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Things That Go Bump in the Night: The Violent Universe

by Brea Aamoth on September 3rd, 2015

Join radio astronomer Dr. Geoffrey Bower representing Submillimeter Array (SMA) for the next Maunkea Skies talk, “Things That Go Bump in the Night: The Violent Universe,” in the ‘Imiloa Astronomy Center Planetarium on Friday, September 18 at 7:00 pm.

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Supernovae Remnant

From the earliest of times, man has greeted the appearance of a new star in the sky as a herald of cosmic mystery. Today, astronomers use modern instruments to sift through massive amounts of data, eagerly searching the sky for time-variable phenomena such as explosive events marking the appearance of new stars. Such events reveal the universe at its most energetic and violent during periods when massive amounts of energy may be released in as little time as a few milliseconds.

Studies of supernovae, gamma-ray bursts, black holes, neutron stars, and other phenomena are giving us new insights into everything from the evolution of stars and the nature of matter to the evolution of the Universe itself, but as this Maunakea Skies presentation will show, there is much that we still do not fully understand. Newly discovered phenomena such as fast radio bursts are an unsolved puzzle. Are they bursts from the edge of the Universe? Exotic stars in our Galaxy? Beacons of extra-terrestrial intelligence? Or simply radiation leaked from our own microwave ovens here on earth?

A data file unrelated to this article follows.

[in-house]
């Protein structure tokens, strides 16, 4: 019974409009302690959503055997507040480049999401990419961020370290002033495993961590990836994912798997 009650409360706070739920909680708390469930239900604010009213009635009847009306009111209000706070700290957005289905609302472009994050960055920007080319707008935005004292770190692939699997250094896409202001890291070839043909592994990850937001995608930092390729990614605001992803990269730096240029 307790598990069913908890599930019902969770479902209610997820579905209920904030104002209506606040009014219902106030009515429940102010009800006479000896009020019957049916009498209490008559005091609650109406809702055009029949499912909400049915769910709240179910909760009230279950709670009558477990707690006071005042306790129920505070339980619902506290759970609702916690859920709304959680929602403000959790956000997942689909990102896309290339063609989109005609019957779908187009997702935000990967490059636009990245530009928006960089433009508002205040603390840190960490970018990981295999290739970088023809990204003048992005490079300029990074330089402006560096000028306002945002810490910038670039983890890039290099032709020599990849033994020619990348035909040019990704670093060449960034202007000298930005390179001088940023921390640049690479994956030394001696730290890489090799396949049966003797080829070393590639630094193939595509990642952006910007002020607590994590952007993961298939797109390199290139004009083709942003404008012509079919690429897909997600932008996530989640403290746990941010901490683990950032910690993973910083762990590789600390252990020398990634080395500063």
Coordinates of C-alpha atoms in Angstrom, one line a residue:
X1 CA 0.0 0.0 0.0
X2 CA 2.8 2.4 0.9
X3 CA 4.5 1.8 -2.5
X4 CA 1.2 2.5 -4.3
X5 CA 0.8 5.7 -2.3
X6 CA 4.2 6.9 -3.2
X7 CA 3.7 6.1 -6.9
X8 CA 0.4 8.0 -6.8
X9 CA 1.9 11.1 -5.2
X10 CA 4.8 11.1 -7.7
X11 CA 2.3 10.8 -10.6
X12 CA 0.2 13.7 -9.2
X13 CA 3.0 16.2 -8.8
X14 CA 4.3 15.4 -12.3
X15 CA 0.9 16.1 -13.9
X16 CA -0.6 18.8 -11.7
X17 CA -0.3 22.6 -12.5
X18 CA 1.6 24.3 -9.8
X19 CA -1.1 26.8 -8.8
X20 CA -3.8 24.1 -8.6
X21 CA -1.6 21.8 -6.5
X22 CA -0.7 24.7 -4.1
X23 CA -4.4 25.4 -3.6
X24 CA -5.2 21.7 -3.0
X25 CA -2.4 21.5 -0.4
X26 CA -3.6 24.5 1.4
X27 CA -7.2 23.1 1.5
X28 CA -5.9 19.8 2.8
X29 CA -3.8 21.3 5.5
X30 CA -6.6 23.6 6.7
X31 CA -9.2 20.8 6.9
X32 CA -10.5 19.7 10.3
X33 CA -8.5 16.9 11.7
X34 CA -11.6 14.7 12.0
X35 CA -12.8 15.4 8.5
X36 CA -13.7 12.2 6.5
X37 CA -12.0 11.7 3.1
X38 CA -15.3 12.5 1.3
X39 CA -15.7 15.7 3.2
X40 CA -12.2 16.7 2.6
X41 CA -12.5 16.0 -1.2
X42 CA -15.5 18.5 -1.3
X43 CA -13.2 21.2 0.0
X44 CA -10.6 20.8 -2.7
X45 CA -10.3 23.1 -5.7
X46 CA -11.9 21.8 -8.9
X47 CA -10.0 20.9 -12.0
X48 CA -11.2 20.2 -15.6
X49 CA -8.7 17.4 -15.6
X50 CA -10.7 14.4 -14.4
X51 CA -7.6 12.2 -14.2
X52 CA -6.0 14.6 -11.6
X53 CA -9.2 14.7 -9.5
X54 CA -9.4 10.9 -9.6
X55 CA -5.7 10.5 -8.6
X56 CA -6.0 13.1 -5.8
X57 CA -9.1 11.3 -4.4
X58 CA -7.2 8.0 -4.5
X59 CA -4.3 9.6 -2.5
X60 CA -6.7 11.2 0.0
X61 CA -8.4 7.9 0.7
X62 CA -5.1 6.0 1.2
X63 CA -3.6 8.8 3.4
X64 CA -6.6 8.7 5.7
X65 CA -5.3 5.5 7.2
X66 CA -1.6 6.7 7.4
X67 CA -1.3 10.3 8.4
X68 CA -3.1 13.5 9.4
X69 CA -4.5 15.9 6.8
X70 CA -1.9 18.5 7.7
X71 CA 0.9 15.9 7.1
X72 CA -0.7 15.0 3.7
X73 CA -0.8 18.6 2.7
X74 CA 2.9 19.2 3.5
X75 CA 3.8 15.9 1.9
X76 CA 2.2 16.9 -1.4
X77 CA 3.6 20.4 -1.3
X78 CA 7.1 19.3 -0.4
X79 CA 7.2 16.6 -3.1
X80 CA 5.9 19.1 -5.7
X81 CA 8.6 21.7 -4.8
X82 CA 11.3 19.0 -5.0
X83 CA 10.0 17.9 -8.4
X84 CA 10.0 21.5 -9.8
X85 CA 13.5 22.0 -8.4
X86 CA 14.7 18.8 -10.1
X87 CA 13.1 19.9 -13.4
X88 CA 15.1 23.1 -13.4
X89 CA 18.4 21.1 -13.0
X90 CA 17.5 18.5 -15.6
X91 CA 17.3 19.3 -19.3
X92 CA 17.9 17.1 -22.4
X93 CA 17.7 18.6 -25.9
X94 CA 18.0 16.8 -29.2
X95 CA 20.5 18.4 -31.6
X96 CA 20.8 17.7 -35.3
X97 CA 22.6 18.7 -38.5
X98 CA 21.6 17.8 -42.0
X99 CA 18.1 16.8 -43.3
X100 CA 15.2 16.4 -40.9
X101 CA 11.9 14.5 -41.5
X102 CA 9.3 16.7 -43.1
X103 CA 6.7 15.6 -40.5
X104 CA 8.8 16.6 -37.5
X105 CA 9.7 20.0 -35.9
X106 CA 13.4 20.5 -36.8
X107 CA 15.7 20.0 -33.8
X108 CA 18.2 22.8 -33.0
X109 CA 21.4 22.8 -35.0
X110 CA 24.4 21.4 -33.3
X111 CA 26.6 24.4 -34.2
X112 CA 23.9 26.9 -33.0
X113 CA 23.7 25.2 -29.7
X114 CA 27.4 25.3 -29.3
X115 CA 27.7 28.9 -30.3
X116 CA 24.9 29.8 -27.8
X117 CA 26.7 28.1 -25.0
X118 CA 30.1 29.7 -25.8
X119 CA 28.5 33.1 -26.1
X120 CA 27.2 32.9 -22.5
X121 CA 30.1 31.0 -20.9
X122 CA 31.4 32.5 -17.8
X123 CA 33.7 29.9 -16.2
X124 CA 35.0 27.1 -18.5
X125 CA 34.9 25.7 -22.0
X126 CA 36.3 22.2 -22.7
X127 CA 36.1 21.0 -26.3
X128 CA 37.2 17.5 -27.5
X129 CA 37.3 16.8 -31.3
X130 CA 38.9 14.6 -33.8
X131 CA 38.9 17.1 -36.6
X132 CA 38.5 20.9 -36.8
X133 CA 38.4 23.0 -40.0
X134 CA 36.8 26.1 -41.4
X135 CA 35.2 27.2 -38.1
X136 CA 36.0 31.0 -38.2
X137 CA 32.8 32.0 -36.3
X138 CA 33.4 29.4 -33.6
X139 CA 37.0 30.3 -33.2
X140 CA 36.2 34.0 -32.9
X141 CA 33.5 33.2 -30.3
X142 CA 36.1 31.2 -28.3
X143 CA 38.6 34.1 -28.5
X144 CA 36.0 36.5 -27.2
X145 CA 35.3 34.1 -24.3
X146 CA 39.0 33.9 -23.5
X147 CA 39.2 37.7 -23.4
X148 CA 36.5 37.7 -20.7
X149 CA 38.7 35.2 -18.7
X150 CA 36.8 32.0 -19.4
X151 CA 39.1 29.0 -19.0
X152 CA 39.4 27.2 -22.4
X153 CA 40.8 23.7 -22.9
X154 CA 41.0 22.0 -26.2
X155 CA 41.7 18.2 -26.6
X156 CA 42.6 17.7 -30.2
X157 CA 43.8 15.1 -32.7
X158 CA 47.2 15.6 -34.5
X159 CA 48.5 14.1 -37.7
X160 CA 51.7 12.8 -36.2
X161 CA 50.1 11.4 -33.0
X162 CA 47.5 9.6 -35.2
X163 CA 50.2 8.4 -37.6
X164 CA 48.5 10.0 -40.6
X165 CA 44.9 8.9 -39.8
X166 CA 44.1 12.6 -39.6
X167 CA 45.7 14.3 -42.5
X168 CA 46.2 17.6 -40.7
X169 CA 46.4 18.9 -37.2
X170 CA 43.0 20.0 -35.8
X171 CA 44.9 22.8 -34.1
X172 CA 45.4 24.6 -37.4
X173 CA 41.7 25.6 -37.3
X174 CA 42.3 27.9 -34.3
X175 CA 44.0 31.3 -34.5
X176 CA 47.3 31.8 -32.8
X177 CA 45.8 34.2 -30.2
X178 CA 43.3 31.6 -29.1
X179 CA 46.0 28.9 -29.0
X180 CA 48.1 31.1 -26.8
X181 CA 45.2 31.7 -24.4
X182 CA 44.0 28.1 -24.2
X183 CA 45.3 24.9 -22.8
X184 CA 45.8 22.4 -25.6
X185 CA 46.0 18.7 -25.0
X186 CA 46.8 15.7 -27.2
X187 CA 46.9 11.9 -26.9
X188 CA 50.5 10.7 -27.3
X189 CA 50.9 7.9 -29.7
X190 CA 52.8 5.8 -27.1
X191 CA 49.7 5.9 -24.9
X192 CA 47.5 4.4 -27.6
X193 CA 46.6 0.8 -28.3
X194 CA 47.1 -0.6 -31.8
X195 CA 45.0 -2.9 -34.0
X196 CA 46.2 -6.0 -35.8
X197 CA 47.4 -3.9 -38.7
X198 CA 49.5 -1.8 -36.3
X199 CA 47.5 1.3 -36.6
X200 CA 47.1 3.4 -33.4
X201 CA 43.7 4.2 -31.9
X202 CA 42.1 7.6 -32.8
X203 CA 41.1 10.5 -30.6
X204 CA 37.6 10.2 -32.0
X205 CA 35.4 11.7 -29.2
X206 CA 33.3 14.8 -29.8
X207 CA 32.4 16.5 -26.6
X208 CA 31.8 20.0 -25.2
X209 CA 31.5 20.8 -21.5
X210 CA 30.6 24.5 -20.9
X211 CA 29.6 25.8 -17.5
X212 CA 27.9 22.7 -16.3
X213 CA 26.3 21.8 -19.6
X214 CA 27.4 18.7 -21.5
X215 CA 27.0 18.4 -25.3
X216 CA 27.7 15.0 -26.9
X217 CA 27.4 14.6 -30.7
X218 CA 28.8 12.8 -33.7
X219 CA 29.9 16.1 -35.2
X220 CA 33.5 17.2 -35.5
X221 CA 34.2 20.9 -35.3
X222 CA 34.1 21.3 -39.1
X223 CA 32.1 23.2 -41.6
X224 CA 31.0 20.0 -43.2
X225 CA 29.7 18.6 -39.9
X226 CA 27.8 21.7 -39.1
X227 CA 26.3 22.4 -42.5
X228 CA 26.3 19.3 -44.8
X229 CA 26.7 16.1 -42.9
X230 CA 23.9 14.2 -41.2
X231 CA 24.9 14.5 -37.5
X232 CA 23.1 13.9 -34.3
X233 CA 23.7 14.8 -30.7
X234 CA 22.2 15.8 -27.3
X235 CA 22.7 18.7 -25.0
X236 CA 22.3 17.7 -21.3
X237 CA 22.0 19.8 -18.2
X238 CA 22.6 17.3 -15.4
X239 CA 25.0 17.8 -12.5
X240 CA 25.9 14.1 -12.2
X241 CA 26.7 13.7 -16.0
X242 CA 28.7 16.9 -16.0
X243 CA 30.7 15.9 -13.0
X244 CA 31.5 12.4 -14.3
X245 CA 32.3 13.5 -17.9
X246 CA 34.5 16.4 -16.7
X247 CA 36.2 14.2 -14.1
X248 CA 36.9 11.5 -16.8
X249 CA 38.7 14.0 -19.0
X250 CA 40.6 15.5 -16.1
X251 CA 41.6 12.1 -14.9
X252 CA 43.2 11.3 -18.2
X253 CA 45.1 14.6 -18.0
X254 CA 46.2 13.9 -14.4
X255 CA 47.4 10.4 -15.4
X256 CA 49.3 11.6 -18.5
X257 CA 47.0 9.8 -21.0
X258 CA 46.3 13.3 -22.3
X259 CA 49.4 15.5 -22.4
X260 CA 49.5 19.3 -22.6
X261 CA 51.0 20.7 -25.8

Dr. Geoffrey Bower

Dr. Geoffrey Bower

Dr. Geoffrey Bower is Chief Scientist for Hawaii Operations for the Academica Sinica Institute for Astronomy and Astrophysics (ASIAA). Dr. Bower studies black holes and other energetic phenomena using radio telescopes, including the Submillimeter Array on Maunakea, the Very Large Array in New Mexico, and the Atacama Large Millimeter Array in Chile. A graduate of Princeton University and UC Berkeley, Dr. Bower has previously performed his research and taught at the Max Planck Institut für Radioastronomie in Germany, the National Radio Astronomy Observatory in New Mexico, and UC Berkeley.

Maunakea Skies program will be hosted by Emily Peavy, ‘Imiloa planetarium staff. She will provide observational highlights of the current night sky over Hawai‘i, pointing out prominent constellations and stars one can see during this time of year.

The monthly Maunakea Skies planetarium presentations are held on the third Friday of each month. Cost is $8 for Individual, Dual, Kupuna and Family Members; $6 for Patron Members; Free for Silver, Gold and Corporate Members. Non-member rate is $10. Pre-purchase tickets at the ‘Imiloa front desk or by phone at 969-9703.

‘Imiloa Astronomy Center of Hawai‘i is located at 600 ‘Imiloa Place in Hilo, off Komohana and Nowelo Streets at the UH Hilo Science and Technology Park. For more information, go to www.imiloahawaii.org.

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